Warning that the days of NBFC infrastructure financing are over in the country – SREI being the last of three since IL&FS went bankrupt and IDFC merged with its banking subsidiary – Kanoria said he doesn’t even see NBFCs operate beyond the next five years as it seems the RBI does not want NBFCs at all but wants they become banks.

Kanoria, however, declined to talk about his other companies that are in power (power of india), real estate and hospitality (the city’s Westin Hotel is owned by them) and rural infrastructure and housing arms, saying they are all managed by their boards of directors.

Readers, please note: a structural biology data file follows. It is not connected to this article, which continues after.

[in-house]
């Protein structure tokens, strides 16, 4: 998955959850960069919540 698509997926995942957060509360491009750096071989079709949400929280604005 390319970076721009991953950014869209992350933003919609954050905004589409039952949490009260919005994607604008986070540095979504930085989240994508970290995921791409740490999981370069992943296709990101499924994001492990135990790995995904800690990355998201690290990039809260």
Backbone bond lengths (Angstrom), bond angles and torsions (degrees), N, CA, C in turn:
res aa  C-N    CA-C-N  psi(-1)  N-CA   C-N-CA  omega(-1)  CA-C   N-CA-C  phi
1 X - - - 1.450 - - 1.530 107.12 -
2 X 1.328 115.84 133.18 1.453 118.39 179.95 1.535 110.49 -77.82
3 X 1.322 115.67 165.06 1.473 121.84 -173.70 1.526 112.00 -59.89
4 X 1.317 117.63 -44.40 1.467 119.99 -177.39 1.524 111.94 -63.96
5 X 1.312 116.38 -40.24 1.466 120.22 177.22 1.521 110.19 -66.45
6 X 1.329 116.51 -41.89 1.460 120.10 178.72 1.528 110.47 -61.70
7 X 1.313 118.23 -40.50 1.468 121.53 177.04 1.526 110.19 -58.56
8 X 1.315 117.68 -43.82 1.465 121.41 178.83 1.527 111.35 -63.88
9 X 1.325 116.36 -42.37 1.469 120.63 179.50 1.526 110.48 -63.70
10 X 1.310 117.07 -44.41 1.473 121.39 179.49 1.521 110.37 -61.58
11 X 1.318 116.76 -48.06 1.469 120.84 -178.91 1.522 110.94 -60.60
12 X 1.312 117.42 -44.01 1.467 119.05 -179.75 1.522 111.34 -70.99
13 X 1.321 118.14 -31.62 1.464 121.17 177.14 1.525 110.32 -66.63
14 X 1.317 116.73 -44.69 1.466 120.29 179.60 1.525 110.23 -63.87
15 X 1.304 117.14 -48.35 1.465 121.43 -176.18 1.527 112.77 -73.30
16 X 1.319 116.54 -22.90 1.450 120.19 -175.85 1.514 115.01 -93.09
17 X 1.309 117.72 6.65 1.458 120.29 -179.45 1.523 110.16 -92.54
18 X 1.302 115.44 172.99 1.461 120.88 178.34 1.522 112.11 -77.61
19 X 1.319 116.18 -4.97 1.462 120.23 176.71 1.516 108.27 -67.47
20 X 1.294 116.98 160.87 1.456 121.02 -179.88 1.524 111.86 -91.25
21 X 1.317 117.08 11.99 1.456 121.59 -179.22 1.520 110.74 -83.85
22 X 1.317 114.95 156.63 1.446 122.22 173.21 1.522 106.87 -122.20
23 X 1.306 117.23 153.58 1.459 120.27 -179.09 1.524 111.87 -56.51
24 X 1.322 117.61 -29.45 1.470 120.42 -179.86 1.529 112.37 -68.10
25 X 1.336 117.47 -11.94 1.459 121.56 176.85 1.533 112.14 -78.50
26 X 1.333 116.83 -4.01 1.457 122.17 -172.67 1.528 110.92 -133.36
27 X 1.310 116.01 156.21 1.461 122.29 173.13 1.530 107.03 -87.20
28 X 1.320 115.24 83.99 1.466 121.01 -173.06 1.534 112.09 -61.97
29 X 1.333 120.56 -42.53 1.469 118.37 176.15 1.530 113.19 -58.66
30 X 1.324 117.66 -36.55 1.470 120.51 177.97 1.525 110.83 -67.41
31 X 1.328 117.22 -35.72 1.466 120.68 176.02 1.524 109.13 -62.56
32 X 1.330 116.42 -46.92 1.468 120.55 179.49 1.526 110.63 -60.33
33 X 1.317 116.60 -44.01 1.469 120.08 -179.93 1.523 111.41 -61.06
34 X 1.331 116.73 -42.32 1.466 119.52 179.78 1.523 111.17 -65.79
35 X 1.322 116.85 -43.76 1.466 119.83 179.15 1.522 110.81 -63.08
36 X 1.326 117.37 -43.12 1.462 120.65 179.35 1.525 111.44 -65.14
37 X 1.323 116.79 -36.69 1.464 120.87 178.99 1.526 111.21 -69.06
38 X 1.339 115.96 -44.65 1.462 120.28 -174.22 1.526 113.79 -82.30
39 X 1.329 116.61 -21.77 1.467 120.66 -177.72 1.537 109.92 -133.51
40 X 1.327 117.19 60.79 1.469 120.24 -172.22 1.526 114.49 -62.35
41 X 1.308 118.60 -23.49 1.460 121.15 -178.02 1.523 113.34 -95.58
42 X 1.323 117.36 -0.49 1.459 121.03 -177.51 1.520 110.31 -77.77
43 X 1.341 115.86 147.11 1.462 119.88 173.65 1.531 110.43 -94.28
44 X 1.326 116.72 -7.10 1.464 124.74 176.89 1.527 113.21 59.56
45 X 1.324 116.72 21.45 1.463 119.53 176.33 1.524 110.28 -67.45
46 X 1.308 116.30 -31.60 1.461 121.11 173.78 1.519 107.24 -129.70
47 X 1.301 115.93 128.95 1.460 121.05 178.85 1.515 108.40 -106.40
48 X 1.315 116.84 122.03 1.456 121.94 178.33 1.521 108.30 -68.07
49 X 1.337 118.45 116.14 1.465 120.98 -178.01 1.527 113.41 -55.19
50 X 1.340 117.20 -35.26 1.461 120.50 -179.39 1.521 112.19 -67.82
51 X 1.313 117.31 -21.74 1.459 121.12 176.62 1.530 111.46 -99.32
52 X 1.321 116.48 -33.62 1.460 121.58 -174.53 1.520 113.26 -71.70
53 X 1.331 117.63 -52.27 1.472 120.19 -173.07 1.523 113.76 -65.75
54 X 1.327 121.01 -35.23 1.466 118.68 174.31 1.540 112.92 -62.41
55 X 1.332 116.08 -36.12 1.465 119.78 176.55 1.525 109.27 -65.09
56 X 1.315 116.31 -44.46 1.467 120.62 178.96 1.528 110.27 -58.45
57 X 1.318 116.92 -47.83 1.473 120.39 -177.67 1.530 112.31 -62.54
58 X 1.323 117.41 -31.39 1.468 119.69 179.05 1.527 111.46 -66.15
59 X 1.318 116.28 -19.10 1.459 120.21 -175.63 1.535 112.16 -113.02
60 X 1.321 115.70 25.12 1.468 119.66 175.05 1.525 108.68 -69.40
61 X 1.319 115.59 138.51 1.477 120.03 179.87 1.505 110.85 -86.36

About SREI Group

All these years, SREI NBFC twins – SREI Infrastructure Finance Ltd and SREI Equipment Finance Ltd. have been a pioneering force in the financing of infrastructure and equipment in India. He has practically remained the “last man standing” among the private players in the financing of infrastructure in the country. These two companies have invested in energy projects, roads, airports, ports, health care, townships, etc. despite several challenges over the past three decades.

He helped create infrastructure assets that will serve our country for generations. When she embarked on this journey, she opted for a path less traveled, because financing infrastructure is one of the most difficult tasks in India with its highly regulated environment and high cost of funding. With hard work and effort, SREI has become synonymous with infrastructure and has become the face of the private sector in infrastructure finance and the undisputed market leader in infrastructure equipment finance in India.